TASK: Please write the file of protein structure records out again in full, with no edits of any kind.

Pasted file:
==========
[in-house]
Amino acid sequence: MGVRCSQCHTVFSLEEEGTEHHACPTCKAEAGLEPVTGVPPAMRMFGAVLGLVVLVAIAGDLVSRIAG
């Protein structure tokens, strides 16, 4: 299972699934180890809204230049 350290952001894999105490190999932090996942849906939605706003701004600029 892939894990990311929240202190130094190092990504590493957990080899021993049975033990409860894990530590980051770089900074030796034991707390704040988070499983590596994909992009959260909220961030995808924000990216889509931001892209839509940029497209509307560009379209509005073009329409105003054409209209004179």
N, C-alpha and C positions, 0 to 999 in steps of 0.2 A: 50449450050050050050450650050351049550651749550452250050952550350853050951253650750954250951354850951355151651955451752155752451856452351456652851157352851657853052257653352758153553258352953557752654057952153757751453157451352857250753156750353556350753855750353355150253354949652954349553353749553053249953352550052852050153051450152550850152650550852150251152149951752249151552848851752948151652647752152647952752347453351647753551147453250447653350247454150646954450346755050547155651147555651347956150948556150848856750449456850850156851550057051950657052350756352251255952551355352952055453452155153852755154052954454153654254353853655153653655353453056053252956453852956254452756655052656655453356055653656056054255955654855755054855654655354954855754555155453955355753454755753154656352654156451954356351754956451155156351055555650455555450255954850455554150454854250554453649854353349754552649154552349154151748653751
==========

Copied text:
[in-house]
Amino acid sequence: MGVRCSQCHTVFSLEEEGTEHHACPTCKAEAGLEPVTGVPPAMRMFGAVLGLVVLVAIAGDLVSRIAG
């Protein structure tokens, strides 16, 4: 299972699934180890809204230049 350290952001894999105490190999932090996942849906939605706003701004600029 892939894990990311929240202190130094190092990504590493957990080899021993049975033990409860894990530590980051770089900074030796034991707390704040988070499983590596994909992009959260909220961030995808924000990216889509931001892209839509940029497209509307560009379209509005073009329409105003054409209209004179």
N, C-alpha and C positions, 0 to 999 in steps of 0.2 A: 50449450050050050050450650050351049550651749550452250050952550350853050951253650750954250951354850951355151651955451752155752451856452351456652851157352851657853052257653352758153553258352953557752654057952153757751453157451352857250753156750353556350753855750353355150253354949652954349553353749553053249953352550052852050153051450152550850152650550852150251152149951752249151552848851752948151652647752152647952752347453351647753551147453250447653350247454150646954450346755050547155651147555651347956150948556150848856750449456850850156851550057051950657052350756352251255952551355352952055453452155153852755154052954454153654254353853655153653655353453056053252956453852956254452756655052656655453356055653656056054255955654855755054855654655354954855754555155453955355753454755753154656352654156451954356351754956451155156351055555650455555450255954850455554150454854250554453649854353349754552649154552349154151748653751